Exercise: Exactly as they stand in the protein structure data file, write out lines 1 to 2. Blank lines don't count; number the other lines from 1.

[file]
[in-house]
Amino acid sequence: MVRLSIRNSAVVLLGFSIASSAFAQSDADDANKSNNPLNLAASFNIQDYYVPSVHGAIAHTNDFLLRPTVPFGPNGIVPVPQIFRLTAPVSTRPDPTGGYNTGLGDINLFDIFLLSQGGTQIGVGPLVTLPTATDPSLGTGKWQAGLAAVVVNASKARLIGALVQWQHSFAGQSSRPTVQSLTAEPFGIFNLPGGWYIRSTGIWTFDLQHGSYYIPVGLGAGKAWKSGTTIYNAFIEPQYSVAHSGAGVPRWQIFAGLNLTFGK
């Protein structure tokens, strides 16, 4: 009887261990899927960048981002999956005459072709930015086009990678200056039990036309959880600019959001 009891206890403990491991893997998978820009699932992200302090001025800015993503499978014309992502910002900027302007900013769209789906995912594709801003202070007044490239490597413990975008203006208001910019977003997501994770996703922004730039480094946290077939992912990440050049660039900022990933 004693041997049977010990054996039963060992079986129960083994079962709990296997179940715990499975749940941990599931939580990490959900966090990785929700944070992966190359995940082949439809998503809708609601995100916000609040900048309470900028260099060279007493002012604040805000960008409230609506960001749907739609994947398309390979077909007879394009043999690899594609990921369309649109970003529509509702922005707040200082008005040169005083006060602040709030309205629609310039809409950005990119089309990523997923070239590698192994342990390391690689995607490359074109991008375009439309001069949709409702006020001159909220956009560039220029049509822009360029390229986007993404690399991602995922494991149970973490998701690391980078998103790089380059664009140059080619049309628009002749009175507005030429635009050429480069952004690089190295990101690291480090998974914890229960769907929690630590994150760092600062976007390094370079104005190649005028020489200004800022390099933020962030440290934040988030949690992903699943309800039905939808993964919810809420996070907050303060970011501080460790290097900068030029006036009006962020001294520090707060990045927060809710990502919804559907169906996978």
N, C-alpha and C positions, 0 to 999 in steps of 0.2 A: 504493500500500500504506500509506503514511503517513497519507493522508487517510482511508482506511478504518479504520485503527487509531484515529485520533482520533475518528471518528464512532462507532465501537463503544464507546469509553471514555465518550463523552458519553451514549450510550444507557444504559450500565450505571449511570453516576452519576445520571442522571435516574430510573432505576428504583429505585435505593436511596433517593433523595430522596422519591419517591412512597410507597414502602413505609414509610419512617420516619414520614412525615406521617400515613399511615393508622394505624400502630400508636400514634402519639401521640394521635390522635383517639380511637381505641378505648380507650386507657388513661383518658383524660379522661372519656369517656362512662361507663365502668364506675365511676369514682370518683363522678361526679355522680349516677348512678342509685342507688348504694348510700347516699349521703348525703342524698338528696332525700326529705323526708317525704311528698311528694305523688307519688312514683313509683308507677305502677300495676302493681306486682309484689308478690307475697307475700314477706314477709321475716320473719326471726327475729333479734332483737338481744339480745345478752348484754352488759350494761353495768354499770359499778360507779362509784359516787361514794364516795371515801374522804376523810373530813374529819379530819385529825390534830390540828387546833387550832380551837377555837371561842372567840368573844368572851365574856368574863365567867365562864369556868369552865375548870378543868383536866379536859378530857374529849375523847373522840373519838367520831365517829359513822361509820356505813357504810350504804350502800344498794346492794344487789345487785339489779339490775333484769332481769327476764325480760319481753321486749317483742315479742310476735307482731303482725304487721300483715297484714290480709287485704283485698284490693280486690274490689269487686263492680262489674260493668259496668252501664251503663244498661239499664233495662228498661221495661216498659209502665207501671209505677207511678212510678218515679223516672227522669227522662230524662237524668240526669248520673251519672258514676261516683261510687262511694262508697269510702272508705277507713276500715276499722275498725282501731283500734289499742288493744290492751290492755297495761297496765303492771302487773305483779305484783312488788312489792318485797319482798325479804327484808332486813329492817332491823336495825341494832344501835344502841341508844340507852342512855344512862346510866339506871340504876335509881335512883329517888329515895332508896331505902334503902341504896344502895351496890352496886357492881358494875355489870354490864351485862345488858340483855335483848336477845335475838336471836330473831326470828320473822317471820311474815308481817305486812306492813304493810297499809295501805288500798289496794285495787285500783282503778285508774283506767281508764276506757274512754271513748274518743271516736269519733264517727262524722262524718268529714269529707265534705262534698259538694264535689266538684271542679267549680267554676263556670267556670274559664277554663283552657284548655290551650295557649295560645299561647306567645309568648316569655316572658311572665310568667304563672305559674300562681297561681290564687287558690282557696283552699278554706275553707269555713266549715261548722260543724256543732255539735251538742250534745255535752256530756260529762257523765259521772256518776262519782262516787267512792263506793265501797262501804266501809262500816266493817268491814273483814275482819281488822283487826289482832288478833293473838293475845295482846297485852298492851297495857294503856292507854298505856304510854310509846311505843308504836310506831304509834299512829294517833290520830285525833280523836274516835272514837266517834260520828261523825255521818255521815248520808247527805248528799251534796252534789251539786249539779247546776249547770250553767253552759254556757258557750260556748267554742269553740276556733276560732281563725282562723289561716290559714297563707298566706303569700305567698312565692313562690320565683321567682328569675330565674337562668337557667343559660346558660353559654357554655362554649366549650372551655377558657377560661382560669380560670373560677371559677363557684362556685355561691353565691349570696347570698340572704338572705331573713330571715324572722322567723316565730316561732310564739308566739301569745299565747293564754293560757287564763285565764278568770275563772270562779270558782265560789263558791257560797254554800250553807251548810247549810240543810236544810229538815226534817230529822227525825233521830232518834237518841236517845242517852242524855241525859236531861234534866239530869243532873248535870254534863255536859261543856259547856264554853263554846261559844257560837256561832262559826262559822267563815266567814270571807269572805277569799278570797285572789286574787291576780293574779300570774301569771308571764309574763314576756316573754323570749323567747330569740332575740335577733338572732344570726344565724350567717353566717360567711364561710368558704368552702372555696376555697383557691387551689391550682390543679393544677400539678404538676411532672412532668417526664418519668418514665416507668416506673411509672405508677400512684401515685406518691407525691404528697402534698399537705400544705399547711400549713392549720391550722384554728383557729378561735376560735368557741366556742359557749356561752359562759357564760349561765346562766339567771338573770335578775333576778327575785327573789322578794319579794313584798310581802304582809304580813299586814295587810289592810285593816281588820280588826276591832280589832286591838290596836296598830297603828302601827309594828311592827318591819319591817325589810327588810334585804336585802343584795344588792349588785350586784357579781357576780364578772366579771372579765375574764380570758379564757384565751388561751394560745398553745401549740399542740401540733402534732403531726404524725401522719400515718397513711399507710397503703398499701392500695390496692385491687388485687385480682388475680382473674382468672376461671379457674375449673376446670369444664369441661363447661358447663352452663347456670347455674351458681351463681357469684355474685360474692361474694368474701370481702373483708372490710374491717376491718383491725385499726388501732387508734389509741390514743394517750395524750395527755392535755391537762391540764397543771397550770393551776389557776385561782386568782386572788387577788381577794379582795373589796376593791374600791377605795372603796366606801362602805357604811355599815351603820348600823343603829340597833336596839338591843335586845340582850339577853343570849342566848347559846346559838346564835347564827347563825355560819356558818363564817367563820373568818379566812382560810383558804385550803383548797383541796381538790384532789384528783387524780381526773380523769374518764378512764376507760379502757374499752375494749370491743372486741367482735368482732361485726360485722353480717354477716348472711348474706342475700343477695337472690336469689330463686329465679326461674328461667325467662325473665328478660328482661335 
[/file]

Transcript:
[in-house]
Amino acid sequence: MVRLSIRNSAVVLLGFSIASSAFAQSDADDANKSNNPLNLAASFNIQDYYVPSVHGAIAHTNDFLLRPTVPFGPNGIVPVPQIFRLTAPVSTRPDPTGGYNTGLGDINLFDIFLLSQGGTQIGVGPLVTLPTATDPSLGTGKWQAGLAAVVVNASKARLIGALVQWQHSFAGQSSRPTVQSLTAEPFGIFNLPGGWYIRSTGIWTFDLQHGSYYIPVGLGAGKAWKSGTTIYNAFIEPQYSVAHSGAGVPRWQIFAGLNLTFGK